See Professor Ford’s Research Highlights here:
Nonequilibrium thermodynamics of stochastic systems with odd and even variables
General interest in kinetic processes and their basis in statistical mechanics and master equations.
The atmosphere is loaded with tiny suspended particles called aerosol, ranging in size from nanometres to micrometres, and consisting of a great variety of materials. The main strand of my research centres on understanding the origins of these particles. Many are formed by condensation of gas phase precursors, by a process called nucleation. Each particle starts out as a cluster of molecules, and the stability of these clusters is key to their rate of formation. However, this stability defies all textbook material properties, since the clusters are so small. Developing theoretical models of clusters is therefore key to making progress.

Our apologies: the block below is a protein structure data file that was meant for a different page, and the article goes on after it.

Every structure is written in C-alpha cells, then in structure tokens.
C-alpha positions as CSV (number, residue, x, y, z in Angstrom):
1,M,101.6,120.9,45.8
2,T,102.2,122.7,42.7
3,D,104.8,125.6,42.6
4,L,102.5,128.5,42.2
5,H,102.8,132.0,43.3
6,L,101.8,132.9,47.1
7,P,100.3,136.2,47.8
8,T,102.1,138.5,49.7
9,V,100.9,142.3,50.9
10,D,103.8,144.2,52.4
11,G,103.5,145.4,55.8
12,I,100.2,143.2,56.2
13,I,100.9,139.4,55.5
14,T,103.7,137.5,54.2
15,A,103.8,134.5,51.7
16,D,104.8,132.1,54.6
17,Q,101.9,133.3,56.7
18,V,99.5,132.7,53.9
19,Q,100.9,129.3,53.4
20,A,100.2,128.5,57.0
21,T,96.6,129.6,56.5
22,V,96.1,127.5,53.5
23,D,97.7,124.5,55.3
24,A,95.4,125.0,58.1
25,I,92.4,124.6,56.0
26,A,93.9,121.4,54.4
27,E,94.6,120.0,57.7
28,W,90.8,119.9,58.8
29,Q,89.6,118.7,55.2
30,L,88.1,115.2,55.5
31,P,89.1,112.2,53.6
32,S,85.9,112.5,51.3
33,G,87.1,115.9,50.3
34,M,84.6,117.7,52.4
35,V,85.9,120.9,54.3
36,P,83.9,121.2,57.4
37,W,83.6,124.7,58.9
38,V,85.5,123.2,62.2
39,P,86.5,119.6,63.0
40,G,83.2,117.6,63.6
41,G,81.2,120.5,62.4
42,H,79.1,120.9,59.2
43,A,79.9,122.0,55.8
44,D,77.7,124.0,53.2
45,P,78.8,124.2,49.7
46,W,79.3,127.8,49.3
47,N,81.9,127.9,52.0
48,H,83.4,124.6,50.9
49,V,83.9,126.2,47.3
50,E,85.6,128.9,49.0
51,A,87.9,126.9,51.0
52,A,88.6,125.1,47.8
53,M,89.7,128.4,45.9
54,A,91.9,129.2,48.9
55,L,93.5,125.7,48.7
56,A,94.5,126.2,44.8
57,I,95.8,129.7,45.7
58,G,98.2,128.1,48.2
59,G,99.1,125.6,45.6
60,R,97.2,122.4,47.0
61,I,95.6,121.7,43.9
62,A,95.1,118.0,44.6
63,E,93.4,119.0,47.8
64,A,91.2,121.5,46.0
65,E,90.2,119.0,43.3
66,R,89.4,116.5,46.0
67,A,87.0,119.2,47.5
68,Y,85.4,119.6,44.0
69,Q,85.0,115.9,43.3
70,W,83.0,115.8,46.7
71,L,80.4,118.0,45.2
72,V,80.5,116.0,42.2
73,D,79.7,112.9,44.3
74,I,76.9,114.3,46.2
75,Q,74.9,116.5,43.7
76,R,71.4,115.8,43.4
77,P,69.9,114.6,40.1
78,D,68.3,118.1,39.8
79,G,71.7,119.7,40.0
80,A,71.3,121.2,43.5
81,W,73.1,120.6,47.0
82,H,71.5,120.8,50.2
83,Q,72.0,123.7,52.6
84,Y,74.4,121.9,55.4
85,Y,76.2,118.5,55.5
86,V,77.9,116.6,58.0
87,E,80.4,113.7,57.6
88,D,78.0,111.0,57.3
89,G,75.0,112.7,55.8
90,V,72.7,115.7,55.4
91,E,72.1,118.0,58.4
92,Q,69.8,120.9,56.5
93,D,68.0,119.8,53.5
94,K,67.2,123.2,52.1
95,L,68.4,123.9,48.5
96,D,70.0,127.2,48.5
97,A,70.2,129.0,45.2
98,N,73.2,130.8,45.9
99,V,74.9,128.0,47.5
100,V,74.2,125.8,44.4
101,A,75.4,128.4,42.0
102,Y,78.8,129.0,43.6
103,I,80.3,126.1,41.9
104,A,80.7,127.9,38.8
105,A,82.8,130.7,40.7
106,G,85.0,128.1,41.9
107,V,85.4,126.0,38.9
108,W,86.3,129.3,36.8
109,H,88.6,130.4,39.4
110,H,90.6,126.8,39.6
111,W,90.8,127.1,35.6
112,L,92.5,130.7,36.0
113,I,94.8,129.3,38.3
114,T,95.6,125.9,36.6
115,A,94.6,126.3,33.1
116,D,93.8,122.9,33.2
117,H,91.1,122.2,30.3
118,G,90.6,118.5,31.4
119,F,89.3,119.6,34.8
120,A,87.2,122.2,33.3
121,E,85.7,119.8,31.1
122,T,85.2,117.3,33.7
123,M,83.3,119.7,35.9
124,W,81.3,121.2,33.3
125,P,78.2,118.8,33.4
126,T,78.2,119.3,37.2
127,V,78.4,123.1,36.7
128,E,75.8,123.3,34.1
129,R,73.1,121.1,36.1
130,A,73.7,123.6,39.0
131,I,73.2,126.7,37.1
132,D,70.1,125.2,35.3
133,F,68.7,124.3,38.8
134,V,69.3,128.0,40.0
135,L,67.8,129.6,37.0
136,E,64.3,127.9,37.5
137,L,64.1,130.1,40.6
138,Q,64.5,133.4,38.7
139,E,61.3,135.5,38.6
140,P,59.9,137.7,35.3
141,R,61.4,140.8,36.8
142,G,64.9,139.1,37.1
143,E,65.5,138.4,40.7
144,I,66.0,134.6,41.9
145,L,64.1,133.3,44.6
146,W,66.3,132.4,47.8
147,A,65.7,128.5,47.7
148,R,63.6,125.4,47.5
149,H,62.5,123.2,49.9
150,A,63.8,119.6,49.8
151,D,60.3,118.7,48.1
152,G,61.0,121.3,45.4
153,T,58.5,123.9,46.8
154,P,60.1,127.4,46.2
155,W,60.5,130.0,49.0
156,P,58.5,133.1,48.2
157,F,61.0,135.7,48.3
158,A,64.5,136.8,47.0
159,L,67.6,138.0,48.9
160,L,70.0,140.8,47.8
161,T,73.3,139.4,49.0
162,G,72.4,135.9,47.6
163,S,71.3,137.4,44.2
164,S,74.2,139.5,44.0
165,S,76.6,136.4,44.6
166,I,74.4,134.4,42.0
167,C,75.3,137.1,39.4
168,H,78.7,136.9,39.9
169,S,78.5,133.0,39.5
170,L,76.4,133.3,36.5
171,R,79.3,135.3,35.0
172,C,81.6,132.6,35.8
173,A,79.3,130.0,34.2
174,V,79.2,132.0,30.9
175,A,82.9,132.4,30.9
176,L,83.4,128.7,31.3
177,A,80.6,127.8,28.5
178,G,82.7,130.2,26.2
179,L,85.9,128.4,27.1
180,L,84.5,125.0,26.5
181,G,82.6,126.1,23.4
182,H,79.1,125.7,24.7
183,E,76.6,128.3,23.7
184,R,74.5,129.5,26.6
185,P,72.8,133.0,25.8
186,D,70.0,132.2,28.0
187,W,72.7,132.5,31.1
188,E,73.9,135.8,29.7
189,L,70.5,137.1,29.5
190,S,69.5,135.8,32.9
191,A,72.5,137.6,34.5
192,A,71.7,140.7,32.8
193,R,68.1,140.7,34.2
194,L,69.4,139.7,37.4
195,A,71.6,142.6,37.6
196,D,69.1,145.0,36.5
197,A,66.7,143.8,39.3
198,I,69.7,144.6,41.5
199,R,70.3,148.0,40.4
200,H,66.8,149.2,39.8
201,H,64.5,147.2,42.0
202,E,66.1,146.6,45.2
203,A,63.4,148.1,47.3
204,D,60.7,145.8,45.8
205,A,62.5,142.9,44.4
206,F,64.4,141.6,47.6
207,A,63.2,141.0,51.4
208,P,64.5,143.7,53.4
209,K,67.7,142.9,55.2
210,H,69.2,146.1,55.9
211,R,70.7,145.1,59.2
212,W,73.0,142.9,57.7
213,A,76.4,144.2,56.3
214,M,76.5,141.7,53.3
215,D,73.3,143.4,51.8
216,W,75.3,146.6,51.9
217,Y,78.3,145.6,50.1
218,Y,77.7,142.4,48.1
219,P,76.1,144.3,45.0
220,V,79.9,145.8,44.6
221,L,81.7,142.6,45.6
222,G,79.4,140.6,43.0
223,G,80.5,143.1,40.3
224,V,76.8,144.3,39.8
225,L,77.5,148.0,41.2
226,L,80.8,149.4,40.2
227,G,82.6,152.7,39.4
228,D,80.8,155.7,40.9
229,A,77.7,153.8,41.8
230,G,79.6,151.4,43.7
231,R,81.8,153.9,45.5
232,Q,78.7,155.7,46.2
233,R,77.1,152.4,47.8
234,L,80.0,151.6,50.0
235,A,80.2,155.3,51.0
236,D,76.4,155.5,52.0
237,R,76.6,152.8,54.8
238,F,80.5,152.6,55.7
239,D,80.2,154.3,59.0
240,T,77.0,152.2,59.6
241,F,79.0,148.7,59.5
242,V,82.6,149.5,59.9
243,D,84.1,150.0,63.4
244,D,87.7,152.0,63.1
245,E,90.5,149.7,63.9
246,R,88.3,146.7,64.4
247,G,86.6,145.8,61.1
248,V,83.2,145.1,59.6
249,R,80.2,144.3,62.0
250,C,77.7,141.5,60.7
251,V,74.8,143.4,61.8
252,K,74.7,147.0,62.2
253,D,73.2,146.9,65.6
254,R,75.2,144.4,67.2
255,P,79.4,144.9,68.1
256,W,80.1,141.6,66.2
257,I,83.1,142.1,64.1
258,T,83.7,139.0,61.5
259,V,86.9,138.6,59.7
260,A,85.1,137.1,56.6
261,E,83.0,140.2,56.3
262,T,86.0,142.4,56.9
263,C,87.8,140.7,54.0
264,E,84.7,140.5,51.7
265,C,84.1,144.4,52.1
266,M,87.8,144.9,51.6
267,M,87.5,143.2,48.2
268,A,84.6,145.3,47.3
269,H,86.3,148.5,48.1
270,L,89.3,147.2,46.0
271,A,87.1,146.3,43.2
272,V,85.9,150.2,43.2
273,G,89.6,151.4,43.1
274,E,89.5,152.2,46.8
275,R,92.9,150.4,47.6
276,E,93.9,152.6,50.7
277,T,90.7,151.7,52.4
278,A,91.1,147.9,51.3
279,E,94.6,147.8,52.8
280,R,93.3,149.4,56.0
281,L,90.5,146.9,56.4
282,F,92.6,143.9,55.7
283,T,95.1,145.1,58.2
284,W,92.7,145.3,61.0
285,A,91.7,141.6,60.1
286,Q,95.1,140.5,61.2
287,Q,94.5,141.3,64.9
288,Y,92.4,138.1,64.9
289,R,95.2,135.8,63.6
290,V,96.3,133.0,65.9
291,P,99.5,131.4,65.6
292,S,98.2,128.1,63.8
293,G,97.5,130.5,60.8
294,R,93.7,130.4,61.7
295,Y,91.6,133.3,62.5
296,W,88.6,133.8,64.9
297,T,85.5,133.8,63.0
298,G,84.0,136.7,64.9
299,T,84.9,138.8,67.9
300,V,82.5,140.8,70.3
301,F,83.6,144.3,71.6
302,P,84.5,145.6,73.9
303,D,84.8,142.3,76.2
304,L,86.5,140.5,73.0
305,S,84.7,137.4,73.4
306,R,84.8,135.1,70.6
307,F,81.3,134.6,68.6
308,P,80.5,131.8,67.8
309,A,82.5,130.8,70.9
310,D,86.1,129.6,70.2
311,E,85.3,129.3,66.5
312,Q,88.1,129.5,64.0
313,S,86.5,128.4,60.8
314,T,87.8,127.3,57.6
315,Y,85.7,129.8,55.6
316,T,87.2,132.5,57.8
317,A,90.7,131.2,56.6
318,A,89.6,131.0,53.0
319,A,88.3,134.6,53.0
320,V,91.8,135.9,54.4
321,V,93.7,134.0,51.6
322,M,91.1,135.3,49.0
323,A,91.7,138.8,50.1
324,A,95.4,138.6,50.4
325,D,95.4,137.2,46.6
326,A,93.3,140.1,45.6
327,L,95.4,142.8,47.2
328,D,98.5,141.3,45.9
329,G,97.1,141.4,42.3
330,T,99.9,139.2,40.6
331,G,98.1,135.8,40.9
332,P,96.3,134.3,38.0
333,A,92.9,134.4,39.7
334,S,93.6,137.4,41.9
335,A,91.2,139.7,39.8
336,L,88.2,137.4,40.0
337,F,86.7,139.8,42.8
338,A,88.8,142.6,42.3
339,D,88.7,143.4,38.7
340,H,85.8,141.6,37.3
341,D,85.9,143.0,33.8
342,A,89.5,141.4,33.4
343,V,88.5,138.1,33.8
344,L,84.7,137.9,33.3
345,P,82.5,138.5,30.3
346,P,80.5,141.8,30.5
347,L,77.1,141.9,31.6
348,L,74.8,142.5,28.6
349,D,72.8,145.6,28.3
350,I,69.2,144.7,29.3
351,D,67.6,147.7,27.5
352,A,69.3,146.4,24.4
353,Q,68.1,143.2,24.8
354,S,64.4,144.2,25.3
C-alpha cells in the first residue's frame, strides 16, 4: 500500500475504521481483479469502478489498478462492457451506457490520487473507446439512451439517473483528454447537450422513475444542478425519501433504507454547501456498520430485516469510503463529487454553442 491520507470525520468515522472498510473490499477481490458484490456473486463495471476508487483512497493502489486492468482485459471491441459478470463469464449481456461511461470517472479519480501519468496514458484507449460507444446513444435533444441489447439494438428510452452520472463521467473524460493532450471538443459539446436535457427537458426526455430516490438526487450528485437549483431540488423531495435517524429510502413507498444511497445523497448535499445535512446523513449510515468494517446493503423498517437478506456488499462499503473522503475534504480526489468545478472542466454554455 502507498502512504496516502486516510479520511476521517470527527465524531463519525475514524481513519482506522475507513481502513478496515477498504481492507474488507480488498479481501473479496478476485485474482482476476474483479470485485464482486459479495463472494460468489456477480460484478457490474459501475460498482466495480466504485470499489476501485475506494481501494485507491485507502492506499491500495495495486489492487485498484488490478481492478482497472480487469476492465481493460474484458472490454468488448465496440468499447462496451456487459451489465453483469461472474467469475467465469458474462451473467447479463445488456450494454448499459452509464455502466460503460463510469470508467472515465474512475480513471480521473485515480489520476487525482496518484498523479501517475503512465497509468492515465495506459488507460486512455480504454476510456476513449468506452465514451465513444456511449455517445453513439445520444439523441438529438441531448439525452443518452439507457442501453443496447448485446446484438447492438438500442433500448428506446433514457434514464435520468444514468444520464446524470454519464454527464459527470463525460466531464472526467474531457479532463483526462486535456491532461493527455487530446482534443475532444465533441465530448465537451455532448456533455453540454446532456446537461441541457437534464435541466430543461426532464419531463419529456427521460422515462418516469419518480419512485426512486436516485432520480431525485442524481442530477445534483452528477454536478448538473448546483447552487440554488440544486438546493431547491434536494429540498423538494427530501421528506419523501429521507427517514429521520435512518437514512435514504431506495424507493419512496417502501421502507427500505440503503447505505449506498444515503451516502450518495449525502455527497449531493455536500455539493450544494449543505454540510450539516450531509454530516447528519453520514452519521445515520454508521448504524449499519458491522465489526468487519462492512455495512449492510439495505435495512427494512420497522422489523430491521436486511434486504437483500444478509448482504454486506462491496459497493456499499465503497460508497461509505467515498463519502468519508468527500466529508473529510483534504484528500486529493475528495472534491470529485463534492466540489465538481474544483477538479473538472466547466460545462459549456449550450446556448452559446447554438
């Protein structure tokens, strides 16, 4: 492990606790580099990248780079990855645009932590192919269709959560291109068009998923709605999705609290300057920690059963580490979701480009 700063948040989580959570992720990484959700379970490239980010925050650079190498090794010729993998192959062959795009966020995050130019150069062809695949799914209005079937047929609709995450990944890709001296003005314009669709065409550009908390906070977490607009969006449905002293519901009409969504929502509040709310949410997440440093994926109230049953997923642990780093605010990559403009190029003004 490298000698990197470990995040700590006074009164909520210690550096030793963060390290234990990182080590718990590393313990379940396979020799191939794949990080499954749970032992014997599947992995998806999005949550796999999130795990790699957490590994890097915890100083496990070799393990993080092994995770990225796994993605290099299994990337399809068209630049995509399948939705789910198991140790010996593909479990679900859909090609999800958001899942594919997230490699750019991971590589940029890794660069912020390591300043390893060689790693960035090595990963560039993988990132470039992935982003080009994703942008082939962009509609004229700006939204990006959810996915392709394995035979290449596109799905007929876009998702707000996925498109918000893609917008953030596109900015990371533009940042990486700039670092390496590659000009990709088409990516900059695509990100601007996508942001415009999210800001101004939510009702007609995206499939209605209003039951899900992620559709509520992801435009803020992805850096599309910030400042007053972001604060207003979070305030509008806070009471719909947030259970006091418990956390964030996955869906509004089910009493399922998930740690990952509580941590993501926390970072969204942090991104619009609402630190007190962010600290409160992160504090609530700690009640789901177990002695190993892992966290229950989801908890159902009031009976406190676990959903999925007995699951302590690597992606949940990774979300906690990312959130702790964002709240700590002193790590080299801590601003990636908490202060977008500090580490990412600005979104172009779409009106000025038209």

My theoretical work on the nucleation of phase transitions applies to other areas too, including protein aggregation, biomolecular structural changes, colloidal crystallisation and even stock market dynamics. A particular application here is the behaviour of the nuclear pore complex, a structure that operates as a discriminatory gateway between nucleus and cytoplasm.
I also take an interest in the fundamental nature of irreversible processes, of which nucleation is an example, and in particular the concept of entropy generation. This has included work on stochastic thermodynamics and fluctuation relations that emerge in models described by particle velocities and positions, an example of which is thermal conduction.
I work with the Department of Physics and Astronomy and the London Centre for Nanotechnology at UCL.
Aerosols, Entropy Production, Fluctuation Theorems, Nucleation, Doi-Peliti-Cardy Theory, Grand Canonical Monte Carlo, Transfer Matrix Methods, Jarzynski Equality, Stochastic Mathematics